Get Out (2017) – Jordan Peele
When word first hit that Jordan Peele, the funny big-eared half of Key and Peele, was writing and directing a horror film I was obviously intrigued. When I found out it was somewhat a comedy I thought, well sure, yeah. When I heard it was being produced by Blumhuse I went, “Hmmmm,” pleasingly as I tapped the pads of my fingers together in a thoughtful way. When I saw the trailer, learned it was about a suburban nightmare land where seemingly affable white families terrorize black males, it all basically clicked. Oh and then when I found out Bradley Whitford plays the aforementioned patriarch I basically stood up in my chair and screamed “TAKE MY MONEY.”
I am an apologetic lover of horror-comedies. The two genres, when done well, can become a sum that's so much greater than its parts. But it has to be done just right, and I find it's usually best when the movies are treated as horror films that happen to also have comedic moments, rather the other way around. I'll admit the bar was set so high for my expectations of this movie it seemed almost impossible to deliver. I thought perhaps Peele's (hilarious) sensibilities would bleed into the rest of the horror parts too much, and feel uneven.
Well I am stupid. Because apparently Jordan Peele is REALLY good at making horror films.
The film's hero is Chris, a likable, if not fully developed (not that it detracts from the movie), likable, 26-year-old black man going with his white girlfriend to meet her parents for the first time. “Did you tell them I was black?” He asks in the first scene, immediately setting up the movie's tones of racial awareness. But even when she assures him her parents aren't racist (“My dad would have voted for Obama a third time if he could”), once they're on the trip everything feels off. They hit a deer on the drive up, which Chris watches die, before he is hassled by a white police officer (seemingly just for being black). The scene is simple and fast but steeped in dread (Peele has a good eye for staging a shot in a slightly askew way to make them seem just barely strange).
One of Get Out's greatest strengths is its commentary on race relations: suburban affluent white people's trying to be “cool” with black people, discomfort outside one's own race, having black help, stereotypes about race and horror movies, they all do a great job to make this movie a sharp, relevant satire while not trying so goddamn hard to spell the message. Many times the race differences are down played for laughs (Bradley Whitford, who plays the dad, and thank GOD because he's amazing, keeps calling Chris things like “man” and “bro”). Rose's mother, Catherine Keener, seems off. Kind, but way too into hypnosis, and her brother Jeremy is downright aggressive, trying to wrestle with Chris because of his “fantastic genetics.” It flips the horror movie trope (of a nice-seeming family who are actually killers) just enough by adding the racial element that it feels fresh, but still familiar enough that the “message” of the film never feels exhausting.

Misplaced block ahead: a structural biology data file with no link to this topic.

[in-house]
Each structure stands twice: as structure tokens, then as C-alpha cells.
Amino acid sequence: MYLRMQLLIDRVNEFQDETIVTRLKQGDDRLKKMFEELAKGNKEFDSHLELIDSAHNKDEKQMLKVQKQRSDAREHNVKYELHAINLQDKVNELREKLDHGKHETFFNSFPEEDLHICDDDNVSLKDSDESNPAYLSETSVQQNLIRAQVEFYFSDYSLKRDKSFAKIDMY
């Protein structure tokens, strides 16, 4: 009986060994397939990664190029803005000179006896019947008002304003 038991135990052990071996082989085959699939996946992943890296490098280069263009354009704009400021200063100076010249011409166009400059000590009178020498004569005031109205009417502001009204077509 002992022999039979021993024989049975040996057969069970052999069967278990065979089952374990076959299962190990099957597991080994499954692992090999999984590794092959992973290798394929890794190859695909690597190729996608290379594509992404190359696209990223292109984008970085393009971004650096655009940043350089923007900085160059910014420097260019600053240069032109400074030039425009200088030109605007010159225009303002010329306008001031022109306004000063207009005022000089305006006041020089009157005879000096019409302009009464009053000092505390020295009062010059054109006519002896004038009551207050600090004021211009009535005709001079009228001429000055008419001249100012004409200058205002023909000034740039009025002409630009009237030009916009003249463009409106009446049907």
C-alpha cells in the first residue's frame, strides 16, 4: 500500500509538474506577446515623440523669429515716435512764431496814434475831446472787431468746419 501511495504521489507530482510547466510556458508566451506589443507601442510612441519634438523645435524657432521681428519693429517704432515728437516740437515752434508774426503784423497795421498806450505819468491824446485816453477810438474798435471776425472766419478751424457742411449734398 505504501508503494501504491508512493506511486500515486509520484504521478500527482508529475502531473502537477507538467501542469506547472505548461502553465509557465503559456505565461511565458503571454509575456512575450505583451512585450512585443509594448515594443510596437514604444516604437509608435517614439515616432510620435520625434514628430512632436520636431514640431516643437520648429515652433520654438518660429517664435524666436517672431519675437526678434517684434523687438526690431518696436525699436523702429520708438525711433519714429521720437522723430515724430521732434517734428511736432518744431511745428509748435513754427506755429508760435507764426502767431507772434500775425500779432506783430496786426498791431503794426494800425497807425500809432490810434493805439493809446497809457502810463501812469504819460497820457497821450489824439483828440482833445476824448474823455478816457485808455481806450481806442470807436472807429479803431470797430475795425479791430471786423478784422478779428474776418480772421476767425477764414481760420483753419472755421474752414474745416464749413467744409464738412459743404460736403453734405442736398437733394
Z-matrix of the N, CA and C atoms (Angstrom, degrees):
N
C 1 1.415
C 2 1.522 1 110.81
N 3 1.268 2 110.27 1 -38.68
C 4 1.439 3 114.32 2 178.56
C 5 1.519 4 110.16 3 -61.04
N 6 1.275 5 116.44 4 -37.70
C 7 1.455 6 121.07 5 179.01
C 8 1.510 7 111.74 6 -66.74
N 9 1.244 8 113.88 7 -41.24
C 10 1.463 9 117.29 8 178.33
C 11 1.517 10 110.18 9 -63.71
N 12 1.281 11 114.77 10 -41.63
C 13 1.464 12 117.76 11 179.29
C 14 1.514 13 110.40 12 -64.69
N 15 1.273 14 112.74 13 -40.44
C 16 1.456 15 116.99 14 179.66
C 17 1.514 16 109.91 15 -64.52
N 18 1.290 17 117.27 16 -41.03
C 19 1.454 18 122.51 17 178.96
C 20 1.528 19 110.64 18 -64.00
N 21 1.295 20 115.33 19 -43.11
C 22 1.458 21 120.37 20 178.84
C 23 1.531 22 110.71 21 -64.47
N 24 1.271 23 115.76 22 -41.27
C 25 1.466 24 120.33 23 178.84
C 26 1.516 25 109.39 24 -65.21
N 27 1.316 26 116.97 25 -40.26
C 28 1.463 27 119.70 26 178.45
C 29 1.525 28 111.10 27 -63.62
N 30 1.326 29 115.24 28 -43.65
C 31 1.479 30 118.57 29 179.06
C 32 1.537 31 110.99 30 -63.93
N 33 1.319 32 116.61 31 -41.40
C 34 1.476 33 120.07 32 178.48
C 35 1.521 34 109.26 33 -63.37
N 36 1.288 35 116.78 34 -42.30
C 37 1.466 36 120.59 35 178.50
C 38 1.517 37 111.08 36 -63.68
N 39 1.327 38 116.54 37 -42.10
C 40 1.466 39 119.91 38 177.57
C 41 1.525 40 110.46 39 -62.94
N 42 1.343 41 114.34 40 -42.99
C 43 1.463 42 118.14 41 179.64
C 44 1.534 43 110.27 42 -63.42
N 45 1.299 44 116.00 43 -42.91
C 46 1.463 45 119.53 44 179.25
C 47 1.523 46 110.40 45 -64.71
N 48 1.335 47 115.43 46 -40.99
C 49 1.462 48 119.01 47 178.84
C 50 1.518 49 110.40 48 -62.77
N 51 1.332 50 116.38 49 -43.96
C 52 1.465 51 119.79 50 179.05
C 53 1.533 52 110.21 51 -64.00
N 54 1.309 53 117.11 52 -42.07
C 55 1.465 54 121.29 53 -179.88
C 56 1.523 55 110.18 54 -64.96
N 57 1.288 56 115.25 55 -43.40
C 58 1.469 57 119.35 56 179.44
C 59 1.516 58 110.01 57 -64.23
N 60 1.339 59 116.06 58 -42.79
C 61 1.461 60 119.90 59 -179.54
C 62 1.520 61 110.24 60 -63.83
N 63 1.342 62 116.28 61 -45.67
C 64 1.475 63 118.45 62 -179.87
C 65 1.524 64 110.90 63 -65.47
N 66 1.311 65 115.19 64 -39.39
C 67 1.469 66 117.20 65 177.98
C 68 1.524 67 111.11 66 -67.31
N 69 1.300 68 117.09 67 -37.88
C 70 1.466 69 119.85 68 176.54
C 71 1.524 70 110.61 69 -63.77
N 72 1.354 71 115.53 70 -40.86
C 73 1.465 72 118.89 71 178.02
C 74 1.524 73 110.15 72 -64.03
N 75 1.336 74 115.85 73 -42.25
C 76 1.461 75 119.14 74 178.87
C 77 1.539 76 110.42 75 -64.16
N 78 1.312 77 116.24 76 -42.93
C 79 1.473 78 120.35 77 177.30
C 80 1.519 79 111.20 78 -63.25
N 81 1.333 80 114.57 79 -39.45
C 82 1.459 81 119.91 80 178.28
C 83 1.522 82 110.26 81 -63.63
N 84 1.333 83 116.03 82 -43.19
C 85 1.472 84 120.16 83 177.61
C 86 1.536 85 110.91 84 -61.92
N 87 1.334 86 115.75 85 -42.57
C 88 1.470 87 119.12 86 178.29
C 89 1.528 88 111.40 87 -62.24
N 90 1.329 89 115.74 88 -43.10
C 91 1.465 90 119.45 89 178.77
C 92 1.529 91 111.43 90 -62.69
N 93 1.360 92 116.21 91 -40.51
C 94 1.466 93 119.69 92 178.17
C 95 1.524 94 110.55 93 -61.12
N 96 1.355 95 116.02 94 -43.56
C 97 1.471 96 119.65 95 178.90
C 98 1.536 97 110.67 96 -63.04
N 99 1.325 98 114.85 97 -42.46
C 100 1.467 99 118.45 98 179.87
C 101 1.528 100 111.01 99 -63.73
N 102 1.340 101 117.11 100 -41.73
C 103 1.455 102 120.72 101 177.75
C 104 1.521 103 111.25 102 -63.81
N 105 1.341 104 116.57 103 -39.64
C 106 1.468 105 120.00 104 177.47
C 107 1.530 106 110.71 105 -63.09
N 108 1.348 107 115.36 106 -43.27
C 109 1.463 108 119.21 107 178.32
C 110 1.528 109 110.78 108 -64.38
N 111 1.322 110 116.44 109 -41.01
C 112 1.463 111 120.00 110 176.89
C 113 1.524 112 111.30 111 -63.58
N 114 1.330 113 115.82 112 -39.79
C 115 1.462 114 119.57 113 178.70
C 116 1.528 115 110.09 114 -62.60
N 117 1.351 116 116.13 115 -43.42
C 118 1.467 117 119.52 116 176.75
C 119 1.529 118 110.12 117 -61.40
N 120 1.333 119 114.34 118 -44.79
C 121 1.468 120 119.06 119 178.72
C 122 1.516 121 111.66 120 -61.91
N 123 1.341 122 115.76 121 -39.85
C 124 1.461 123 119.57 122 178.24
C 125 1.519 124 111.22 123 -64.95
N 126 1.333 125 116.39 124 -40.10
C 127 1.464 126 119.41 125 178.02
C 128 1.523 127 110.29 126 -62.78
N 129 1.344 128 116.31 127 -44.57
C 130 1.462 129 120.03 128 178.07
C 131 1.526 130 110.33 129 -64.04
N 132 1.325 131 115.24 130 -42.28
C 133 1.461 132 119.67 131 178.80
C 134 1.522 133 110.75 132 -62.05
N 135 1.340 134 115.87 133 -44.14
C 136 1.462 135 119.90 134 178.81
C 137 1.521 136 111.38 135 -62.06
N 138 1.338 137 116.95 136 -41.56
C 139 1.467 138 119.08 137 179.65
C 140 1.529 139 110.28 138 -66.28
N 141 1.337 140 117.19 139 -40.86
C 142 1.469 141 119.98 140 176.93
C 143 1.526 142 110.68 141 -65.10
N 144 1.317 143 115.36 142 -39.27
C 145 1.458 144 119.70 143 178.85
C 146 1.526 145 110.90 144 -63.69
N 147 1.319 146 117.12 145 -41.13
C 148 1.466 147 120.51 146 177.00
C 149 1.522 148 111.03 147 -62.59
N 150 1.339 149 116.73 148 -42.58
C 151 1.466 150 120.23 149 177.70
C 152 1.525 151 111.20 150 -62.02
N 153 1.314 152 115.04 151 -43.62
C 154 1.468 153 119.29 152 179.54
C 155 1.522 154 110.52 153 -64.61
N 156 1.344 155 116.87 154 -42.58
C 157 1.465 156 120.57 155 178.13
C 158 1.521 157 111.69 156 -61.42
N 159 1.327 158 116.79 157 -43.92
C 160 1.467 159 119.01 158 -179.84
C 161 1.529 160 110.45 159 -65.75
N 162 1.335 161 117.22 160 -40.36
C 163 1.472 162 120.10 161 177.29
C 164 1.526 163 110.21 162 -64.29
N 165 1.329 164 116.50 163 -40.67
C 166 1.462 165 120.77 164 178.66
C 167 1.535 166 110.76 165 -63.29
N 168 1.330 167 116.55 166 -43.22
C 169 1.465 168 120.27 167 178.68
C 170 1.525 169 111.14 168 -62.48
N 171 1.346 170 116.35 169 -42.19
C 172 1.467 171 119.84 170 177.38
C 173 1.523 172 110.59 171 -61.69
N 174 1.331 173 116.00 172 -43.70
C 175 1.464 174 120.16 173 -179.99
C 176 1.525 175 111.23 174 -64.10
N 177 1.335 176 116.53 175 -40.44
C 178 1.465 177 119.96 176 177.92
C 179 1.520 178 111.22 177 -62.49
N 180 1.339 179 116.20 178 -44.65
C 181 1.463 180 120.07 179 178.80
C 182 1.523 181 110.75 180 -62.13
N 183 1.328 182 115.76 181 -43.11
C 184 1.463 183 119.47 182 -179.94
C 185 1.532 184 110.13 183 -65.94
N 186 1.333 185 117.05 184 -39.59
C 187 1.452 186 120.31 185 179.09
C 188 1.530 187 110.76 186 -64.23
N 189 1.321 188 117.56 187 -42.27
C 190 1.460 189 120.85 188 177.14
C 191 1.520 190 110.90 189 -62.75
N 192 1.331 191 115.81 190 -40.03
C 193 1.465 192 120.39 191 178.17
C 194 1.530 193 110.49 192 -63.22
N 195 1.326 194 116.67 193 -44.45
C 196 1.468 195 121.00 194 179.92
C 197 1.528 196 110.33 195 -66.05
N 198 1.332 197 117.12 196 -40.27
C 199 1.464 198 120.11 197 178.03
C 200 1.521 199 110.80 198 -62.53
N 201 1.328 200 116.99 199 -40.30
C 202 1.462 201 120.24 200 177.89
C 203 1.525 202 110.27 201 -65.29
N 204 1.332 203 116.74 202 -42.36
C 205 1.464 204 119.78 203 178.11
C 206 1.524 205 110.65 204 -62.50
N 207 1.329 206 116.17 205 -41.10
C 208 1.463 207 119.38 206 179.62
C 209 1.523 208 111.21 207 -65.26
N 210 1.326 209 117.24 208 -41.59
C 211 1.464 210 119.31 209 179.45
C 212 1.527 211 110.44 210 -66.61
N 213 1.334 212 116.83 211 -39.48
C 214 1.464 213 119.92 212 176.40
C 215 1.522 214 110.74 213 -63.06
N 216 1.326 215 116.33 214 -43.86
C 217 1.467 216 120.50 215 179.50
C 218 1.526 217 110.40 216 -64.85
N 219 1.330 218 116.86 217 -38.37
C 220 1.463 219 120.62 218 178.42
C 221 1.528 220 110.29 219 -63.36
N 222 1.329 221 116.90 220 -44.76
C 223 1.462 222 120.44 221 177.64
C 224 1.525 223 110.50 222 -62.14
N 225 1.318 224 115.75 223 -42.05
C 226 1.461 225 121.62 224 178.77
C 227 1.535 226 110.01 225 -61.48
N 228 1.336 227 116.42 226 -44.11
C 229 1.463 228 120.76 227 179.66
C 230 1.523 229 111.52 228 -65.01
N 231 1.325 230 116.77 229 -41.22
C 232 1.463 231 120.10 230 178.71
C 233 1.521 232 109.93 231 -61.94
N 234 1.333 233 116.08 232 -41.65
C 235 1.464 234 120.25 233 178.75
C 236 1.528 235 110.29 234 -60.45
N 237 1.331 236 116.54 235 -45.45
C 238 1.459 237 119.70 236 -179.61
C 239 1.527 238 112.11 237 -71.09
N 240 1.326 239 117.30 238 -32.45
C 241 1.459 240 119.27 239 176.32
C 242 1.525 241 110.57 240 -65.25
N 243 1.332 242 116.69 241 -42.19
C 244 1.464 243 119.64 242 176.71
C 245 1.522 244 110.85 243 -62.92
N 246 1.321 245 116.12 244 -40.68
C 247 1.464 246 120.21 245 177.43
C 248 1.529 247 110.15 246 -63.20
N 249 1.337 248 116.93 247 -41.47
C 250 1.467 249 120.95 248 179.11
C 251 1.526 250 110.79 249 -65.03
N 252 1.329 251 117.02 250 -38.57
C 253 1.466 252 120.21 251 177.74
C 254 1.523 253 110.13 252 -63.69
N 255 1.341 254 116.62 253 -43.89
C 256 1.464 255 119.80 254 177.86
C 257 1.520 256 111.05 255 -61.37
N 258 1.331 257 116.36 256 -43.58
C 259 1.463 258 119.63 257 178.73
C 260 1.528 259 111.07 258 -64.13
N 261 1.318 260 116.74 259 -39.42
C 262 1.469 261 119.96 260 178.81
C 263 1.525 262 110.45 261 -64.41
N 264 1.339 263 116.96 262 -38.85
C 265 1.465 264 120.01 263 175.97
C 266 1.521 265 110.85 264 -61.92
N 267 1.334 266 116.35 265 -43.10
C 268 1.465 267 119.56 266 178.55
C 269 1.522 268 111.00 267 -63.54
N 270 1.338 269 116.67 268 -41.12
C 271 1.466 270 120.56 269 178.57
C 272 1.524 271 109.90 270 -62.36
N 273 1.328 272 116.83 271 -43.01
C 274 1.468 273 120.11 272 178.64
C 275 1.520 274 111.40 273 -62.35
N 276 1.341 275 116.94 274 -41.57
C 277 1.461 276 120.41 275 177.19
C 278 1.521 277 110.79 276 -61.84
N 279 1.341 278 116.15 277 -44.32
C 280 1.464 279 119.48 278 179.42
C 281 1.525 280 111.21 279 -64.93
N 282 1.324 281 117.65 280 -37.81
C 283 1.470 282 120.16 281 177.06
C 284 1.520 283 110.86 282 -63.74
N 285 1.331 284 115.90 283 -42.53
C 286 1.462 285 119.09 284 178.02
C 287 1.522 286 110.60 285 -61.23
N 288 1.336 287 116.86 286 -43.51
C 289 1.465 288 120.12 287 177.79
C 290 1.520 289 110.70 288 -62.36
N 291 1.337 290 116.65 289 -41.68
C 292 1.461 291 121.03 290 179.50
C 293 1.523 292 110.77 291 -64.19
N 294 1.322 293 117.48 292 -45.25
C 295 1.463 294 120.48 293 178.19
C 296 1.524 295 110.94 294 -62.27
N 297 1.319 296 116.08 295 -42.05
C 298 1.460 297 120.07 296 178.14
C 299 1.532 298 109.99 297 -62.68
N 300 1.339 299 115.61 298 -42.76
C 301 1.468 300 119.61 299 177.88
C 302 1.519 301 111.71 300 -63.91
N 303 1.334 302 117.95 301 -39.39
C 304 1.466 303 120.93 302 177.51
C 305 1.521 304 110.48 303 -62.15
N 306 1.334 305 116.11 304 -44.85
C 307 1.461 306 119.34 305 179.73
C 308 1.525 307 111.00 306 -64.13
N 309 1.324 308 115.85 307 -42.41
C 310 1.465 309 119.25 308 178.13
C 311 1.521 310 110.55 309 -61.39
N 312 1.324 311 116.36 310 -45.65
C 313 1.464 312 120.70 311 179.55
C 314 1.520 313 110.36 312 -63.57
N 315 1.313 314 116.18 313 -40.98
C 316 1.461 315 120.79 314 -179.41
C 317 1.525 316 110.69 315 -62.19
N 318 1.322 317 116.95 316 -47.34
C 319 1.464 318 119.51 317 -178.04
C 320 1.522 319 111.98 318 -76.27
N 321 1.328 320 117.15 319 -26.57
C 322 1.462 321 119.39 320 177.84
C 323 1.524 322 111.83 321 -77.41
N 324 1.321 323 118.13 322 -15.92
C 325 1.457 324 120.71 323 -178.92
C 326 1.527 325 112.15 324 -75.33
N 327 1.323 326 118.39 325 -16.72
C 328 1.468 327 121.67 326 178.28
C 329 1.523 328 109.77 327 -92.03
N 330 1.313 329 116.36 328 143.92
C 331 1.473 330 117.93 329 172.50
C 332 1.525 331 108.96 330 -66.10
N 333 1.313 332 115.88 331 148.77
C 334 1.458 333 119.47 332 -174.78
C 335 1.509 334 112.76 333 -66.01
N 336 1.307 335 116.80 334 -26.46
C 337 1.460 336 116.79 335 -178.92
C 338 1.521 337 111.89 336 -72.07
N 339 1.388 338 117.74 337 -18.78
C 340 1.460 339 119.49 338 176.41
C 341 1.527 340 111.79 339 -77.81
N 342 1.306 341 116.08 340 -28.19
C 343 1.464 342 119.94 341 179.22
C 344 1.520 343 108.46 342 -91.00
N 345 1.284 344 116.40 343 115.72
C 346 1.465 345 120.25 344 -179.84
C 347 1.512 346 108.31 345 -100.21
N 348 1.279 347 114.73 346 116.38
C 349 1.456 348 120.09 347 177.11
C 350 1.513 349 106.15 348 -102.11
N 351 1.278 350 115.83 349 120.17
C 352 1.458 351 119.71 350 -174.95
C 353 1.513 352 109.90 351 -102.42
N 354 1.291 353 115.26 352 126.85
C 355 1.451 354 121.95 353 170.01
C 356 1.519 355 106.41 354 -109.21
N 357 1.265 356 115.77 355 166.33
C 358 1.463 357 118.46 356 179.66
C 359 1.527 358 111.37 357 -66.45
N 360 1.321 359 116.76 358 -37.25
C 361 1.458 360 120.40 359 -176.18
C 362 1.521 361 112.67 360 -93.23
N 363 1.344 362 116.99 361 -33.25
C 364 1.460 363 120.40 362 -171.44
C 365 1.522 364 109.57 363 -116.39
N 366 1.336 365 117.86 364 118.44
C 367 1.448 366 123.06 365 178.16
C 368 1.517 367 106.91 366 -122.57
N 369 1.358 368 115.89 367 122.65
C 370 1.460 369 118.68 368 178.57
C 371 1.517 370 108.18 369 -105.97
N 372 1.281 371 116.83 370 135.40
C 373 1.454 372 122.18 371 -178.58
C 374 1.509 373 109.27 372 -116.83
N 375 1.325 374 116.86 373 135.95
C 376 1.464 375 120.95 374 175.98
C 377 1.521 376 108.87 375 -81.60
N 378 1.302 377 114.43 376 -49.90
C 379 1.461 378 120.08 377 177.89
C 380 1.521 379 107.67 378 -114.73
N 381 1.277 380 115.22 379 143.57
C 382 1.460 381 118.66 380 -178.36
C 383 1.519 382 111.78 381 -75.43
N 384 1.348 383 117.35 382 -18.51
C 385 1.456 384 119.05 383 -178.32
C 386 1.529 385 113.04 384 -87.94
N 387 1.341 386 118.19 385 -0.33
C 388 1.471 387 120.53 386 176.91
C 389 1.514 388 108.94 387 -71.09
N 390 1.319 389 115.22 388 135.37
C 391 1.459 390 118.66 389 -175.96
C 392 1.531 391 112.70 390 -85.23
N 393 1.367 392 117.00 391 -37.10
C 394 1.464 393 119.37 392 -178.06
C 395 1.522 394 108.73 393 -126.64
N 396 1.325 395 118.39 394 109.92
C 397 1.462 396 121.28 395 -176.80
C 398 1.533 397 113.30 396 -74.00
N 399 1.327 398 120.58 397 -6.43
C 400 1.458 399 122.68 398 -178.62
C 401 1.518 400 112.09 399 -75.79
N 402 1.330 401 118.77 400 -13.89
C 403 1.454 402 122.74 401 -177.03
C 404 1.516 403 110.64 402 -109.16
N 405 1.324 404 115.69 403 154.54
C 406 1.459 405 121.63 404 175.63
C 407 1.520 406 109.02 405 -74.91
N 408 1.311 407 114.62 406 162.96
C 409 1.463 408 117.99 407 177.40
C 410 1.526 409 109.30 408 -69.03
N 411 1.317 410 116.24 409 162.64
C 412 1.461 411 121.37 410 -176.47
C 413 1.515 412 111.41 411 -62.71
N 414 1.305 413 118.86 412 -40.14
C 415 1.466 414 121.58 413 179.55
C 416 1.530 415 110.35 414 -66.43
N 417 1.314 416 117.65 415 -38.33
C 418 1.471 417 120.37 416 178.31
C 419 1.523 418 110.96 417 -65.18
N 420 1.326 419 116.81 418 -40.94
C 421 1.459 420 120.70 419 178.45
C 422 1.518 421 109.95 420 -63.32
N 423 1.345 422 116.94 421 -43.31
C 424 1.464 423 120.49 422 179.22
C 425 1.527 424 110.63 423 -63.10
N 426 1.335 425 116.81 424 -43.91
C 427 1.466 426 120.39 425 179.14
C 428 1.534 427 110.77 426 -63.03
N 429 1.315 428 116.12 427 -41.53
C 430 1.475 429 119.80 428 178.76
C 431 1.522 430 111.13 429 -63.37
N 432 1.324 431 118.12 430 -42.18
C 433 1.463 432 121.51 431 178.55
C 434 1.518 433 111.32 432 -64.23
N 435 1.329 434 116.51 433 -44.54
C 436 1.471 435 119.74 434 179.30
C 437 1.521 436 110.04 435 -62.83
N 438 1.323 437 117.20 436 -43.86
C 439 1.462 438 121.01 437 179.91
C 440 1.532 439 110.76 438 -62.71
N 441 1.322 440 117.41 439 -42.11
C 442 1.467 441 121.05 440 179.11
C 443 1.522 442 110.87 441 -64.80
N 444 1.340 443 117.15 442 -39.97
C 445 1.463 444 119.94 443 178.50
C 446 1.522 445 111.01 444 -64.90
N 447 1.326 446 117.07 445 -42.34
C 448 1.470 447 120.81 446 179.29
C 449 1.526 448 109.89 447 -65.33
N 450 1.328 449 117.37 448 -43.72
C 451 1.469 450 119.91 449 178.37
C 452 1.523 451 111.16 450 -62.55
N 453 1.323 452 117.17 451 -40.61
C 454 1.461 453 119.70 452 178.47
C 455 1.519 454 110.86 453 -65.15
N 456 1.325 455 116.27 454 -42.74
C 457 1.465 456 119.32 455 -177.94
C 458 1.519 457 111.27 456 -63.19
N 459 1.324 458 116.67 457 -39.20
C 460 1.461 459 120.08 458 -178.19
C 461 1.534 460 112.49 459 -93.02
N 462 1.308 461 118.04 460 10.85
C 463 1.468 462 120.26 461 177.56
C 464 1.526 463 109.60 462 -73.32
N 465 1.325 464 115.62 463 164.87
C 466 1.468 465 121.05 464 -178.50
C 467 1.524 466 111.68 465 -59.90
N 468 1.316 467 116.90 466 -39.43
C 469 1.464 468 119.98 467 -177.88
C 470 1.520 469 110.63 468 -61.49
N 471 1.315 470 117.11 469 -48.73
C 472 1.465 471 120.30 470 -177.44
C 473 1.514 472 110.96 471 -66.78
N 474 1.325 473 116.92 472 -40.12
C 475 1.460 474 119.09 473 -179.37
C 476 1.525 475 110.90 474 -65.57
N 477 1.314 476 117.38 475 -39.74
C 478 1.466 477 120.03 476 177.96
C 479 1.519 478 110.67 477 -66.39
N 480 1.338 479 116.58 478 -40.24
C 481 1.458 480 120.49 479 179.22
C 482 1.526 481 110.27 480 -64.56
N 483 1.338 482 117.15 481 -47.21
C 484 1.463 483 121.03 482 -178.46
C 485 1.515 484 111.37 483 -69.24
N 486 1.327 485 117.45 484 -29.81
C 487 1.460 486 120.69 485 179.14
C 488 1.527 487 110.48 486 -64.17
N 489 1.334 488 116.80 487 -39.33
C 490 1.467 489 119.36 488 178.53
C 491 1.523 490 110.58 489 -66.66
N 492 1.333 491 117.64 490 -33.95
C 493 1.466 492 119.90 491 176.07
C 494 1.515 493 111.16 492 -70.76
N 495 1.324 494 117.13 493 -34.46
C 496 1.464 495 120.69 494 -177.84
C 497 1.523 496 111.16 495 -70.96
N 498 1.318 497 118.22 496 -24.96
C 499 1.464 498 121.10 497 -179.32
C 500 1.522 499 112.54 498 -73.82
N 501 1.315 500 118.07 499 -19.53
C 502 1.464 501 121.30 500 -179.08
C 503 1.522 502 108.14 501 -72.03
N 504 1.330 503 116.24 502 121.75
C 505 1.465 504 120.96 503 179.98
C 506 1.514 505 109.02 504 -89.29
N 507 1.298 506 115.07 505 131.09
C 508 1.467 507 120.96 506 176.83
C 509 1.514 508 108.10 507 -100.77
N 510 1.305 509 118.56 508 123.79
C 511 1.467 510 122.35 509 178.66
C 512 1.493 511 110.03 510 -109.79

As the weekend progresses and things get weirder, we see Chris (Daniel Kayuula) do his best to stay civil in the face of all these awkward moments, continually telling Rose (Allison Williams) that everything is fine. Like so many movies, it's the main characters own admittance into these situations that becomes his undoing. It just so happens this time it's because of a determination to not assume other people's racism, even when it literally hypnotizes you.
Which brings to my favorite thing about this type of horror movie: Without giving too much away, there is very little to no supernatural elements in the film. Sure, things go absolutely batshit crazy, and some people are definitely gonna get stabbed (possibly with a deer's head, a recurring image that actually does a nice job of establishing Chris' character), but it all feels creepily possible. There's no gross-outs or cheap jump scares. Instead the movie has a building level of suspense, everything getting stranger and stranger, until it finally snaps and the true horrors are revealed. It's really fucking well done.
The movie definitely has some comedic beats in it (mostly delivered by LilRel Howery, Chris' proud TSA agent friend), but Peele saves most of them for the second half of the film when things get equally bonkers for our hero. It feels ever-so-slightly uneven, and not because the jokes aren't funny or Howery doesn't sell them perfectly (he does), I guess I just with it was spread out a little more evenly throughout the whole movie. There is also one particular ending fight/death scene that is so badly edited I have to think everyone on set had the flu that day. But these are very small complaints in an otherwise inventively smart, fun, and most of all, creepyscary horror movie that I fucking loved. Jordan Peele has got my vote for all the movies in the future.
- Between this and Cabin in the Woods, can Bradley Whitford star in every self-aware horror comedy movie for the rest of time? PLEASE THANKS.
- Lakeith Stanfield from Atlanta shows up! Hey Darius! I wish you had shot a poster of a dog in this as well.
- Daniel Kaluuya (from Black Mirror) is great, and does some super solid straight-faced crying. It was intense. And Allison Williams' (Girls) can go from “sweet everygirl” to dead-eyed SCARY quickly.
- I saw this movie in a VERY crowded showing in Downtown LA. It was one of the loudest, rowdiest, and most fun movie-going experiences I ever had.
- I could not stop thinking about this the whole time. I truly hope this is how Jordan Peele makes movies: